I was giving a presentation at Purdue Krannert earlier this week and met a student who is studying entrepreneurship. He approached me at the end of my presentation and claimed that the job search system I had just described was more than just for finding a job – it was a system to do “almost anything. ” (His words, not mine.) I was excited to hear this comment, because he’s right.
One of the challenges I have as a presenter is ignoring all of the exciting tangents that I could go down with the audience, and keeping focused on the core of my message. But the job search system I describe to students is the exact same system you can use to find investors, business partners, mentors, and any other category of person for your support network.
Well before I wrote Power Ties, I went through a tough realization that I was not doing very well in consulting. Most entry-level consultants start start out as data crunchers – and that was me. I was the analyst, running statistics and preparing spreadsheets. Unfortunately, no matter how hard I tried to care about the specific details and calculations in my analyses, I just didn’t. No number of proof reads seemed to catch all the glitches, and I started to ask myself what the real rewards were of forcing myself to do this kind of work. I didn’t have an answer to that question, and that led me to a career re-evaluation.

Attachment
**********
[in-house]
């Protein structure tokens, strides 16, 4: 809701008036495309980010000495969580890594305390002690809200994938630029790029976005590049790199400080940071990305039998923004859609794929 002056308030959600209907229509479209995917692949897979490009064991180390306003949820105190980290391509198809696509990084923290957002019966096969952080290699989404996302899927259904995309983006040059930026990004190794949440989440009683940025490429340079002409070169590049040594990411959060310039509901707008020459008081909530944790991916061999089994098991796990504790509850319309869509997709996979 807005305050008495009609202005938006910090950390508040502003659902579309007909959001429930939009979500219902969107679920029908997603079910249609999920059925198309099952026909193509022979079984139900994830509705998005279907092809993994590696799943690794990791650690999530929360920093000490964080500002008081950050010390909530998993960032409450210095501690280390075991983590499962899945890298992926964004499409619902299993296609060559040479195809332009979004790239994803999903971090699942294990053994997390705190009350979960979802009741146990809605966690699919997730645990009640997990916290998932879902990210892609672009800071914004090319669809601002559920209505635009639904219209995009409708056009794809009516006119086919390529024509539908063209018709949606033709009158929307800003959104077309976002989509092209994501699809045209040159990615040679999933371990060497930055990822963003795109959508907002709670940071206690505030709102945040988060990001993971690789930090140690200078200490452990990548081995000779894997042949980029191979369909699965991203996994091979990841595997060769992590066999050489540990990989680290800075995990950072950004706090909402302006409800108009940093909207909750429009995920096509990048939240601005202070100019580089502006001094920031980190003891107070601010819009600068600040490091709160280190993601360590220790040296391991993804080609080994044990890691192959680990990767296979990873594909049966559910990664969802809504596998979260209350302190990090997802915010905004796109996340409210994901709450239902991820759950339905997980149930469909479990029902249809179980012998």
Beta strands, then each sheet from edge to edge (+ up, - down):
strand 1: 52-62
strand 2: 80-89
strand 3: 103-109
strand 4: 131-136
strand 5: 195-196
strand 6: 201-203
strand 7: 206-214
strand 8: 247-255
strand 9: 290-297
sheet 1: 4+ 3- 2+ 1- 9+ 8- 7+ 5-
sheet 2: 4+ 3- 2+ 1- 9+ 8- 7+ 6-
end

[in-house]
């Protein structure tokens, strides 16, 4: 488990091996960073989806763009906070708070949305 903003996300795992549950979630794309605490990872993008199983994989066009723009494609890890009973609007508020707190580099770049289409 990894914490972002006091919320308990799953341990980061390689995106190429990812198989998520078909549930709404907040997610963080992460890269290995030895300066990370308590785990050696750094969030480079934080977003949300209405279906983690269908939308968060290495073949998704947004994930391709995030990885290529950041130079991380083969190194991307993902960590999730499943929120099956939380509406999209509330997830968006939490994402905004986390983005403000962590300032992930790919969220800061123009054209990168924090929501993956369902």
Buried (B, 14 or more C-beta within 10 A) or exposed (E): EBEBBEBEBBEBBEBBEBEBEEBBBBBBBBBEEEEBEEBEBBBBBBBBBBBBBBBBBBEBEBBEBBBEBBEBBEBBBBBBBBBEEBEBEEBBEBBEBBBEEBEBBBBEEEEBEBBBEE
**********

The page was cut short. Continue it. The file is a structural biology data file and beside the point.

Enter into that process the best job search book I’ve ever read: The Pathfinder by Nicholas Lore. It was within these pages that I learned about the power of informational interviewing; and the compelling reasons why you should overcome your hesitations to reach out to people. Then, after a stint as a headhunter (which was what the book led me to try), I realized that there was no good reason why I couldn’t call anyone for any reason. Without sounding melodramatic, my life has never been the same.
It’s a powerful and liberating feeling to realize that the only thing stopping you from getting what you want in life is your fear of taking risks. Part of the reason why I wrote Power Ties and travel the country speaking about it is that I want students to have that same feeling. Unfortunately, if I start speaking too much about “liberation” and “power” during my presentations, students start thinking I’ve had too much coffee. However, my audiences are keenly interest in finding an American job, and my hope is that their desire for a job will motivate them to try the outreach system I suggest – even if they find it challenging. I’m confident that once they try, they’ll feel the system’s full power as I did. They will see the world of possibilities open up as this student entrepreneur did at Krannert, and realize that there’s nothing holding them back bur their own hesitations.
Many people stay unsuccessful only because they had fear to share their opinion with the world. I am completely related to your experience. I have also been through the similar situation in my college life. Facing crowd and delivering the message effectively is a challenging job.
You have to practice hard to become an effective speaker.